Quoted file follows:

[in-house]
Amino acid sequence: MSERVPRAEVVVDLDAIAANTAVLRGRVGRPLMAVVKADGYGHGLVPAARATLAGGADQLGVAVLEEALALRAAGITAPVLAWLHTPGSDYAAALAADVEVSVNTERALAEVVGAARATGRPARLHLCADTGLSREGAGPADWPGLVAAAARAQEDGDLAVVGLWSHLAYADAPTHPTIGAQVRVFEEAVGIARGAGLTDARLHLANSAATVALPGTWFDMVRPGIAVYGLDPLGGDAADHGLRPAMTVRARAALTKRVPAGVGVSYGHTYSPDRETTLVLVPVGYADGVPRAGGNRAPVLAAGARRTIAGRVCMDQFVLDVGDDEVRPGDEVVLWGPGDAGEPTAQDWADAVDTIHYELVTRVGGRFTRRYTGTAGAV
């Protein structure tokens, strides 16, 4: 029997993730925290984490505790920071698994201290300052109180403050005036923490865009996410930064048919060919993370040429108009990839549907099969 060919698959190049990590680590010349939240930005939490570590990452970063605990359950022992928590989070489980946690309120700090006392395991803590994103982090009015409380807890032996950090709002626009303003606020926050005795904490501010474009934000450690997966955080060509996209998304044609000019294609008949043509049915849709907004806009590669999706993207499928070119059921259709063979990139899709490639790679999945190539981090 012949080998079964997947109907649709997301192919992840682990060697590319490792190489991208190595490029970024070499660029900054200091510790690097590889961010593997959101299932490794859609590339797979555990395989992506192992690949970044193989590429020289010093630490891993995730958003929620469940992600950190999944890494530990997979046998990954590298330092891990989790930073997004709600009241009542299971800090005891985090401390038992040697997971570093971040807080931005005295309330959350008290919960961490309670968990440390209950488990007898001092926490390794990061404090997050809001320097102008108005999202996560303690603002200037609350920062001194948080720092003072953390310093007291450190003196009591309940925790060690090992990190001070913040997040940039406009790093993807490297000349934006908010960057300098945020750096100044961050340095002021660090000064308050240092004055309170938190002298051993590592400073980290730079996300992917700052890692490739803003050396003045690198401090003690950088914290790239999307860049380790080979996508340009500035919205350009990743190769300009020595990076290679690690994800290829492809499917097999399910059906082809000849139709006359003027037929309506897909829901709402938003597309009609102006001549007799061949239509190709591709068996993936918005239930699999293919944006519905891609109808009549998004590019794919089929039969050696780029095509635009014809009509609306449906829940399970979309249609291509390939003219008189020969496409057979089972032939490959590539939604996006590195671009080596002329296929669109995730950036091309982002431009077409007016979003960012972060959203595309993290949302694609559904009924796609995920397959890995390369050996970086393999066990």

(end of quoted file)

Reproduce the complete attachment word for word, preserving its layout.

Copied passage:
[in-house]
Amino acid sequence: MSERVPRAEVVVDLDAIAANTAVLRGRVGRPLMAVVKADGYGHGLVPAARATLAGGADQLGVAVLEEALALRAAGITAPVLAWLHTPGSDYAAALAADVEVSVNTERALAEVVGAARATGRPARLHLCADTGLSREGAGPADWPGLVAAAARAQEDGDLAVVGLWSHLAYADAPTHPTIGAQVRVFEEAVGIARGAGLTDARLHLANSAATVALPGTWFDMVRPGIAVYGLDPLGGDAADHGLRPAMTVRARAALTKRVPAGVGVSYGHTYSPDRETTLVLVPVGYADGVPRAGGNRAPVLAAGARRTIAGRVCMDQFVLDVGDDEVRPGDEVVLWGPGDAGEPTAQDWADAVDTIHYELVTRVGGRFTRRYTGTAGAV
């Protein structure tokens, strides 16, 4: 029997993730925290984490505790920071698994201290300052109180403050005036923490865009996410930064048919060919993370040429108009990839549907099969 060919698959190049990590680590010349939240930005939490570590990452970063605990359950022992928590989070489980946690309120700090006392395991803590994103982090009015409380807890032996950090709002626009303003606020926050005795904490501010474009934000450690997966955080060509996209998304044609000019294609008949043509049915849709907004806009590669999706993207499928070119059921259709063979990139899709490639790679999945190539981090 012949080998079964997947109907649709997301192919992840682990060697590319490792190489991208190595490029970024070499660029900054200091510790690097590889961010593997959101299932490794859609590339797979555990395989992506192992690949970044193989590429020289010093630490891993995730958003929620469940992600950190999944890494530990997979046998990954590298330092891990989790930073997004709600009241009542299971800090005891985090401390038992040697997971570093971040807080931005005295309330959350008290919960961490309670968990440390209950488990007898001092926490390794990061404090997050809001320097102008108005999202996560303690603002200037609350920062001194948080720092003072953390310093007291450190003196009591309940925790060690090992990190001070913040997040940039406009790093993807490297000349934006908010960057300098945020750096100044961050340095002021660090000064308050240092004055309170938190002298051993590592400073980290730079996300992917700052890692490739803003050396003045690198401090003690950088914290790239999307860049380790080979996508340009500035919205350009990743190769300009020595990076290679690690994800290829492809499917097999399910059906082809000849139709006359003027037929309506897909829901709402938003597309009609102006001549007799061949239509190709591709068996993936918005239930699999293919944006519905891609109808009549998004590019794919089929039969050696780029095509635009014809009509609306449906829940399970979309249609291509390939003219008189020969496409057979089972032939490959590539939604996006590195671009080596002329296929669109995730950036091309982002431009077409007016979003960012972060959203595309993290949302694609559904009924796609995920397959890995390369050996970086393999066990």